I usually write about local history, not film, but doing historical research I accidentally met Joe Campo, Greenpoint’s most successful documentary producer. When some people get a whiff of success, it goes to their head, but not Campo. Look up the word humble in the dictionary and Joe’s picture is there. I knew Joe for several months before I realized how successful his documentary The Human Experience was.
For years Joe has lived on Eagle Street quietly practicing his religious faith and making great films. In 2008 and his production company, Grassroots Films, released The Human Experience to a wave of rave reviews. The film won over thirty honors at international film festivals including the Audience Choice Award at the Tribeca Film Festival and Best Documentary at the Atlanta International Film Festival. And it’s sold over a million DVD copies.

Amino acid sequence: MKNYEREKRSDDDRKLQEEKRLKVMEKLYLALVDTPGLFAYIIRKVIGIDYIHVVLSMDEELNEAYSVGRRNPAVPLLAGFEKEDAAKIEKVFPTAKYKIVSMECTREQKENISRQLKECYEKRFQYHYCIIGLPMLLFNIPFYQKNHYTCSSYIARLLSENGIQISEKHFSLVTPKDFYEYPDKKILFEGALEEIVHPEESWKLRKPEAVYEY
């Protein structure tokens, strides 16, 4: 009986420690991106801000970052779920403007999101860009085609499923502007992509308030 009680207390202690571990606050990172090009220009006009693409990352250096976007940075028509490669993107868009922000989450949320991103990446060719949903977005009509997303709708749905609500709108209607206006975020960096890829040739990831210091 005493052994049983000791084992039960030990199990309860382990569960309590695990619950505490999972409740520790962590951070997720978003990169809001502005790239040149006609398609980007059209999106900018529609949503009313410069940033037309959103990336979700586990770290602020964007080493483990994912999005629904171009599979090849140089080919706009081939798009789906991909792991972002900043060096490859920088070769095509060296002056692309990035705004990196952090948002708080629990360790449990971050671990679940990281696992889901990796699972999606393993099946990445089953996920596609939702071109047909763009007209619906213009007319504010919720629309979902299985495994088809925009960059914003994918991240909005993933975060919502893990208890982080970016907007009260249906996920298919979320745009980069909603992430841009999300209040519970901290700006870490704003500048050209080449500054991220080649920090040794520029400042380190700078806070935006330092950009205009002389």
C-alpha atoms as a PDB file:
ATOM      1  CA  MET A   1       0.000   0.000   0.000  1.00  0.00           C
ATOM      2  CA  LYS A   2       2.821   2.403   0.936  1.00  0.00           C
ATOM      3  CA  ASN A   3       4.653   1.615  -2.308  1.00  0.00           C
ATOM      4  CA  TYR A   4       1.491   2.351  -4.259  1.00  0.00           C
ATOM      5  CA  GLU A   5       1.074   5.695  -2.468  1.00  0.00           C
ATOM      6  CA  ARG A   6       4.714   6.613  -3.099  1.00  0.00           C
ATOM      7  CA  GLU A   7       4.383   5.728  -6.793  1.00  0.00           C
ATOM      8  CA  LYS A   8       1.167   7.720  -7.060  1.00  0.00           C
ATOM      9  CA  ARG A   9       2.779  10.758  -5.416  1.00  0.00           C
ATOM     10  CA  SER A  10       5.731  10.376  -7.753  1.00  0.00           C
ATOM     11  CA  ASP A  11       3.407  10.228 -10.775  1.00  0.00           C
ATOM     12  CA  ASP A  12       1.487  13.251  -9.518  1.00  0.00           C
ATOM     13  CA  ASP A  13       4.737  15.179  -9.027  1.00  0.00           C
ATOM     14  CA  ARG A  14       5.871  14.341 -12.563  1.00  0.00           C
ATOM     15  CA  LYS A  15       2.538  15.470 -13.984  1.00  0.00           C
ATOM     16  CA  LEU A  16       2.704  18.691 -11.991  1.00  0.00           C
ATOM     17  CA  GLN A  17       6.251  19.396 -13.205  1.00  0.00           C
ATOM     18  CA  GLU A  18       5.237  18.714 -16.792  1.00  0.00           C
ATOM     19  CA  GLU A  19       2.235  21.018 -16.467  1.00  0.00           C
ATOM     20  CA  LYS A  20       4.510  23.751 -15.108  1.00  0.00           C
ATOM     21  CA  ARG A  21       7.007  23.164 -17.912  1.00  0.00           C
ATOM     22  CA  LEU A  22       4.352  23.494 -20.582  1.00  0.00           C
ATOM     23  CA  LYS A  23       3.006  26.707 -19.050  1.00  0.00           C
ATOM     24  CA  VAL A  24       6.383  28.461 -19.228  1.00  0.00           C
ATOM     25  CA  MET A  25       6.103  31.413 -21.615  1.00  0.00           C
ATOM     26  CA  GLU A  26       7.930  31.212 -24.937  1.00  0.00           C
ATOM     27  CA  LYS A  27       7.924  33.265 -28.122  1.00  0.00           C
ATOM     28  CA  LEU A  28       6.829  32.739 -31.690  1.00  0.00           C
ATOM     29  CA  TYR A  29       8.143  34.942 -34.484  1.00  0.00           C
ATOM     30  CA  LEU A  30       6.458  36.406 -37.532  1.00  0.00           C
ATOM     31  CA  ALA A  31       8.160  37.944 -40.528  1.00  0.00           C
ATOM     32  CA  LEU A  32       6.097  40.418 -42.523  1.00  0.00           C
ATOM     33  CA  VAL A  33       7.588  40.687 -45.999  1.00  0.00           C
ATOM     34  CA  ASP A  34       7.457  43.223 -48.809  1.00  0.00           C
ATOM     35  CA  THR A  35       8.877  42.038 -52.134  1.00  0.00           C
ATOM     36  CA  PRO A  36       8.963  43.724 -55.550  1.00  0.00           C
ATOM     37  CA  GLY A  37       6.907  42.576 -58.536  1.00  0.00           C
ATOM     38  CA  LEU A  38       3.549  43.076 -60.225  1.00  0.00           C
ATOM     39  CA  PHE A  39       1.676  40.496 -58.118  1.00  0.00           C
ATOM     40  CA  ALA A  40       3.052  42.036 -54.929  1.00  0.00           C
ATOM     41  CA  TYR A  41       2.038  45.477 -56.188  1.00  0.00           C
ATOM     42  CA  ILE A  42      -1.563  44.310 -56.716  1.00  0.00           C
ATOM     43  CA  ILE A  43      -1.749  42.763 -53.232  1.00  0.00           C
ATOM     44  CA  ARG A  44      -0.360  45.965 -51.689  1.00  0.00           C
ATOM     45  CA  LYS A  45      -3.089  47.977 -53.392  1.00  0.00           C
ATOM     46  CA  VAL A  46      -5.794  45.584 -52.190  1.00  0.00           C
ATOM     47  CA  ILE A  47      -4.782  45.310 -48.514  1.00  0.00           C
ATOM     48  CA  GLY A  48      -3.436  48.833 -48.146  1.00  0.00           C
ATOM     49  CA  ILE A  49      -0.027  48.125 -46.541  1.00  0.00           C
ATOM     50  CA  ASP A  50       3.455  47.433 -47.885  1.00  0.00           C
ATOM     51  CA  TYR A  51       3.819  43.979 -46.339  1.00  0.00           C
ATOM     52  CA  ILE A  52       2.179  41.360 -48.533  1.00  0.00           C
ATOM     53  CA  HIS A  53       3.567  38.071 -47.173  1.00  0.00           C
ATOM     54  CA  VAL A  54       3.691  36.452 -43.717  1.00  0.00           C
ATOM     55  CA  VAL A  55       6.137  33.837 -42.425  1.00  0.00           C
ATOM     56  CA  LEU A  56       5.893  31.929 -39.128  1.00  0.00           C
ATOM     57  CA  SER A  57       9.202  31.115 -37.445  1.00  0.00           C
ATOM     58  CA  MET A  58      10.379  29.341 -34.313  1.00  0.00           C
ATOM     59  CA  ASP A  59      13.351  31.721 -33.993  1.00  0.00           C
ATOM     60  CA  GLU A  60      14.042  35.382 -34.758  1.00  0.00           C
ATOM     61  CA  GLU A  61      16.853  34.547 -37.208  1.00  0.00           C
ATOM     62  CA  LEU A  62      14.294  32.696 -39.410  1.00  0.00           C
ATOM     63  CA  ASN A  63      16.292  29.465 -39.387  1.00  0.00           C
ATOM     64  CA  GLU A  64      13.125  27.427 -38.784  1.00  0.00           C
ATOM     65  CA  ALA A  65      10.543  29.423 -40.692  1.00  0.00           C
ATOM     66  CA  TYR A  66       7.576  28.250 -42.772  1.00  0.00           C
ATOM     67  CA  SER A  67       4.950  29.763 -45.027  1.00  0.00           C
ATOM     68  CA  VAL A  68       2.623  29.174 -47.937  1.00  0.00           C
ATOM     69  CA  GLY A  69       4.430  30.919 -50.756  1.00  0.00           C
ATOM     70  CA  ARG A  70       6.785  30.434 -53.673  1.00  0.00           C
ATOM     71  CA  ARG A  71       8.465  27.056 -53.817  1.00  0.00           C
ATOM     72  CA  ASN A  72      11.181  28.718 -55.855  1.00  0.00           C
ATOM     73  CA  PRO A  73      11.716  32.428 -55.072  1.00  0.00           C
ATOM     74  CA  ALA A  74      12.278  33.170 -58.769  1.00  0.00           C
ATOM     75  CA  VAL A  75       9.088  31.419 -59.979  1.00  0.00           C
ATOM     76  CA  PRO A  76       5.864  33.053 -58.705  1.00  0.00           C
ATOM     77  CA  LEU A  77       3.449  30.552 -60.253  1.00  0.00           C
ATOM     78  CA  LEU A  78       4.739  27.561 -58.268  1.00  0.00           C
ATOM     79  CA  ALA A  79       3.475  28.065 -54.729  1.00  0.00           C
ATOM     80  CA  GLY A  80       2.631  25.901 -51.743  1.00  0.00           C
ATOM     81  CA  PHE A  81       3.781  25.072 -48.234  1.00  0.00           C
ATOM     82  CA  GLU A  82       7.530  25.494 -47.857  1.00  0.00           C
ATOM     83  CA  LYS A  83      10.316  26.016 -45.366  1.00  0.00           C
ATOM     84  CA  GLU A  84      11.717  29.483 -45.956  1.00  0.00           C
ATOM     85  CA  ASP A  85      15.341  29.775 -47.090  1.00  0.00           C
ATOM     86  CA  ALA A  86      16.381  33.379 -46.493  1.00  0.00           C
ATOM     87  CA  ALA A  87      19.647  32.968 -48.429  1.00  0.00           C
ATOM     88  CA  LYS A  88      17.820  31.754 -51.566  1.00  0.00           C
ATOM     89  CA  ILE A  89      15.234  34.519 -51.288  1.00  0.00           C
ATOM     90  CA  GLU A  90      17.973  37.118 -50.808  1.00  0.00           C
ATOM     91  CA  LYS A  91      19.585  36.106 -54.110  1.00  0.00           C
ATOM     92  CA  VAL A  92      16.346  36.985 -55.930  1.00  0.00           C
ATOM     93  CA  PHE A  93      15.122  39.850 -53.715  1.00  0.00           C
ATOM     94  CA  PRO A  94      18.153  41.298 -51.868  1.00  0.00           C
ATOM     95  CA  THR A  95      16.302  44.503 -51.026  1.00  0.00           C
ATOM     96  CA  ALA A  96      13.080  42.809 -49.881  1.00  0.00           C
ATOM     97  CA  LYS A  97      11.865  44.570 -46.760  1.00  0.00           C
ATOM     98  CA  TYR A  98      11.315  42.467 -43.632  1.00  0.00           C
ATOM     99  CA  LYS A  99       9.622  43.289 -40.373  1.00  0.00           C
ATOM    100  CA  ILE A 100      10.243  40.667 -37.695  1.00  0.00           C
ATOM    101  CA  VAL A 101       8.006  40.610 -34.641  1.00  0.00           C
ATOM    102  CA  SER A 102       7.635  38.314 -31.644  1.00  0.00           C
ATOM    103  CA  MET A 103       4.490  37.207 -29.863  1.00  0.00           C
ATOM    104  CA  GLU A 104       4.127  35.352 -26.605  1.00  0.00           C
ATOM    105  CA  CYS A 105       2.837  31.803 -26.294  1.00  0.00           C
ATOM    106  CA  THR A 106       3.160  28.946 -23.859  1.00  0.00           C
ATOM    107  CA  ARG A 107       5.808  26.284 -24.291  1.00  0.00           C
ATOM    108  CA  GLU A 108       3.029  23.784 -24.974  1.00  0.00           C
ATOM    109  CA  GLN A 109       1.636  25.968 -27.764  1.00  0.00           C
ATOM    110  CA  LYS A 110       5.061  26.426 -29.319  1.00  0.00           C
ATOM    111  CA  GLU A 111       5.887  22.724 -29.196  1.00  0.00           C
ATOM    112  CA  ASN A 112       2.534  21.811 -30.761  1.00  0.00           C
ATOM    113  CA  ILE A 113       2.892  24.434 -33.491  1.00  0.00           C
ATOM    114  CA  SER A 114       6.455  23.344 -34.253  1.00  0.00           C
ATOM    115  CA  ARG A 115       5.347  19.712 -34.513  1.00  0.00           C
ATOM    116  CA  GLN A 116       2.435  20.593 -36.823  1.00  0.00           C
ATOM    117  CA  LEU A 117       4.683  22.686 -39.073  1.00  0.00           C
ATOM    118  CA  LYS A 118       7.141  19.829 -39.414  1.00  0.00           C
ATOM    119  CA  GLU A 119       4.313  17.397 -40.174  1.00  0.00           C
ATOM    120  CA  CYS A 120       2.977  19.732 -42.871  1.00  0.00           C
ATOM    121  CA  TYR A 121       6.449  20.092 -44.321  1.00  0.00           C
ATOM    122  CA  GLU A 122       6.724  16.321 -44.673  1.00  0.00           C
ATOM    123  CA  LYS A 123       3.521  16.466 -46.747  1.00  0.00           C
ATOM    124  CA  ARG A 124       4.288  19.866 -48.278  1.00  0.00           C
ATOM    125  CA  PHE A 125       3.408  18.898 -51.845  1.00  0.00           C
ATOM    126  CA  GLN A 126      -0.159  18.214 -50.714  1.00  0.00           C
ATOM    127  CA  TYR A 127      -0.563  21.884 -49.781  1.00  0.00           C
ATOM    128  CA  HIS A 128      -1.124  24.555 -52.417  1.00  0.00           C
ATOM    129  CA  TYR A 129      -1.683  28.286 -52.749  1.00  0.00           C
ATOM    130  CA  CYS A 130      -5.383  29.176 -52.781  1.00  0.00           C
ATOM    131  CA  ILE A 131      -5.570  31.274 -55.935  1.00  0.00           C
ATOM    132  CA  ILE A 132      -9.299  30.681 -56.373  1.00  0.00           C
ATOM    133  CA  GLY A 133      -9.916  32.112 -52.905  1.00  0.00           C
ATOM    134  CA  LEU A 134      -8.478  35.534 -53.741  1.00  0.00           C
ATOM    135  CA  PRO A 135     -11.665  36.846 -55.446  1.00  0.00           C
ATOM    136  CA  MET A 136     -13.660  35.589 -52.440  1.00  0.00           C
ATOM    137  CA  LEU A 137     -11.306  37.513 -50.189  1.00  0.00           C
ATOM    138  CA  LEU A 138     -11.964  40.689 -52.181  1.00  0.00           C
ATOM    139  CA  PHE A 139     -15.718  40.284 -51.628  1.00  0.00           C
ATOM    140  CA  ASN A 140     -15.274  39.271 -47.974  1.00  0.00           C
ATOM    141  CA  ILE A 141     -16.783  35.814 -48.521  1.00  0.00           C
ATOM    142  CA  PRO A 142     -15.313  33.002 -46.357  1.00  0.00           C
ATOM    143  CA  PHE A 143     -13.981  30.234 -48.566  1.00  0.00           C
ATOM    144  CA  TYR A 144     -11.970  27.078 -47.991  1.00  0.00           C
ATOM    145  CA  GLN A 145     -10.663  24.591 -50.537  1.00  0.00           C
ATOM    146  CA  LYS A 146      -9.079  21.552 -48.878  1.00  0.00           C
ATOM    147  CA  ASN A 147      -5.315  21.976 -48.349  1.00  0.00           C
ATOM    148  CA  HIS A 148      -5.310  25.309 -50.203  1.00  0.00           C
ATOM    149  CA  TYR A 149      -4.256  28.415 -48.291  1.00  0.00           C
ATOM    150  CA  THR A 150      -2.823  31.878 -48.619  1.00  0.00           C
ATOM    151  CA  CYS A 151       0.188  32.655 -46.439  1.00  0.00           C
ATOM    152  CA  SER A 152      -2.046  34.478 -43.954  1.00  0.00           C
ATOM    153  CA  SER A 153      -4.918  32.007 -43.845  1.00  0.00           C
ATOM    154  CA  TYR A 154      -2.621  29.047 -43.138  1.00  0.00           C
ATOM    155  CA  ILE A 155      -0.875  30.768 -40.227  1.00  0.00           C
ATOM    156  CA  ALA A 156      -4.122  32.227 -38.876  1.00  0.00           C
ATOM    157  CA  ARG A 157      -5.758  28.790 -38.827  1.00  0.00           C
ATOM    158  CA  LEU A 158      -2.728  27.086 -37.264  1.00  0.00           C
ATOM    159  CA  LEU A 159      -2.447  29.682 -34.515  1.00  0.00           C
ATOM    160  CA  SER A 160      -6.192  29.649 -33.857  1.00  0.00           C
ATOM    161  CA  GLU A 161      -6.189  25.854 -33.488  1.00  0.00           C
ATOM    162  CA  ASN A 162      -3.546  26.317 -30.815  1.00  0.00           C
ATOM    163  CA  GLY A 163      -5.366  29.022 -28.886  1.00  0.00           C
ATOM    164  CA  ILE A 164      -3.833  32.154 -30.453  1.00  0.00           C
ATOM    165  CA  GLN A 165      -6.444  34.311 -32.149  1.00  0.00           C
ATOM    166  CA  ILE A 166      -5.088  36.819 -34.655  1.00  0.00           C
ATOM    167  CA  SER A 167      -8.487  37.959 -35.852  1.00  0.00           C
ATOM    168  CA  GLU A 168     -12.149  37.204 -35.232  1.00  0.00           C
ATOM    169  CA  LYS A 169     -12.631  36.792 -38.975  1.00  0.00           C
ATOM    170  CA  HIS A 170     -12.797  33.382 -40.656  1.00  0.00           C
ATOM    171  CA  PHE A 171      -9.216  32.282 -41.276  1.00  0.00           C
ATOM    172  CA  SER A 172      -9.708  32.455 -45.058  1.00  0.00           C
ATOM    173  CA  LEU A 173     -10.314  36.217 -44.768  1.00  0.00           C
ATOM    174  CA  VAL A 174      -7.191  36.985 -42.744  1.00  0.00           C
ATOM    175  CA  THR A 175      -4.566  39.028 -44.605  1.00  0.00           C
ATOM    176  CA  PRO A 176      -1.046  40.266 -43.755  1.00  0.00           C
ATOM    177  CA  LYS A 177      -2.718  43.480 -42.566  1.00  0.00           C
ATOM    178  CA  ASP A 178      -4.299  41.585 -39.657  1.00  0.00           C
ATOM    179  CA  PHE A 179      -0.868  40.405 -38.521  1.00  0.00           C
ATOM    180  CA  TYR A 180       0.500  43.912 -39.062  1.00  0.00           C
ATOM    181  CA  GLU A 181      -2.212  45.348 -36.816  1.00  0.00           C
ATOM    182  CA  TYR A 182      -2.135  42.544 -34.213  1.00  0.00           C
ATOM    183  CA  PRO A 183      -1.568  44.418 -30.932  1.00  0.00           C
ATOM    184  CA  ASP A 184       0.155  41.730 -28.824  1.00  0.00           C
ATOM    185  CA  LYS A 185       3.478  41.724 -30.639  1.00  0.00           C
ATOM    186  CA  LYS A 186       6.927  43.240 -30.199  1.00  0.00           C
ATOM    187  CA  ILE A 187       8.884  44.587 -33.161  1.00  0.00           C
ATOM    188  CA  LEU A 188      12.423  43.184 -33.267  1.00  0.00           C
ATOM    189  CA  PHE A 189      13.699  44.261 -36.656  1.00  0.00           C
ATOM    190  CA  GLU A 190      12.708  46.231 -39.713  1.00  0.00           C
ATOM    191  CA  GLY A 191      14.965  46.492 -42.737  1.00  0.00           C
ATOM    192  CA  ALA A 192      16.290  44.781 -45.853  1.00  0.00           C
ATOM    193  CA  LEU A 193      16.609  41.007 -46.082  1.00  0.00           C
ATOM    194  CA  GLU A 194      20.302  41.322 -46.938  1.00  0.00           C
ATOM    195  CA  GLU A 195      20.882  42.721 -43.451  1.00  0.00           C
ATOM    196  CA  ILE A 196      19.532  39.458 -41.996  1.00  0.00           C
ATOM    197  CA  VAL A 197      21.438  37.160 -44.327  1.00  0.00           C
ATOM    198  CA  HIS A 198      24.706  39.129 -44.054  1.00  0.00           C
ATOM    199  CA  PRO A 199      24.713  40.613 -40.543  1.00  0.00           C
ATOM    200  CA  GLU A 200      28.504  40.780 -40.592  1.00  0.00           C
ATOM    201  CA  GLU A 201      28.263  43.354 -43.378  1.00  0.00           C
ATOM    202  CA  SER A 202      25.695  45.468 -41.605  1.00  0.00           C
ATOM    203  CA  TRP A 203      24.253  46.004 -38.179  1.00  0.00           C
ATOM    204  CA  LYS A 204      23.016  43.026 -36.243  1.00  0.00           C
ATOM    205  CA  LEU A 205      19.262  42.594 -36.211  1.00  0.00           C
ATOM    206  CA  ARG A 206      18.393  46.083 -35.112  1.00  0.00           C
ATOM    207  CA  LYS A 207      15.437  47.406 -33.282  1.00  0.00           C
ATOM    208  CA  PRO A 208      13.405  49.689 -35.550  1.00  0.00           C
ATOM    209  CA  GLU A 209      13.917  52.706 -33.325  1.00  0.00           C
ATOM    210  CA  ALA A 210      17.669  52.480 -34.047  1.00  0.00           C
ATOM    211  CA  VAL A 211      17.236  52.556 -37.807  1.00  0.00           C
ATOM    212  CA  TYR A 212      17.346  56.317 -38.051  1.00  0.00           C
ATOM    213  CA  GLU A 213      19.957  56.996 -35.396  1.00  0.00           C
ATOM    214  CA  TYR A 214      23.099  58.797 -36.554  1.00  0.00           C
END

Campo’s film sets a huge task before itself—namely to find a common thread in all human experience and making sense of our lives, not easily done in a lifetime of thought, let alone in a ninety-minute documentary, but the film succeeds brilliantly. The plot follows two homeless New York boys in their worldwide search for meaning. Their journey takes them around the world, from Peru to an African leper colony and then back again to New York. They confront some of the most pitiful scenes humanity can offer, yet suffering not only does not break their faith, but imbues them with compassion and a sense of meaning in life. They find beauty on what most people perceive to be horrible. They return to New York transformed and see the world through different eyes. The film reflects Campo’s own deeply held belief in the dignity of all people. It is a deeply spiritual film, and full of wisdom.
The film has received praise from people of many different faiths who call it, “uplifting” and “a triumph of the human spirit” amongst other accolades. The Human Experience is available on Netflix and Amazon.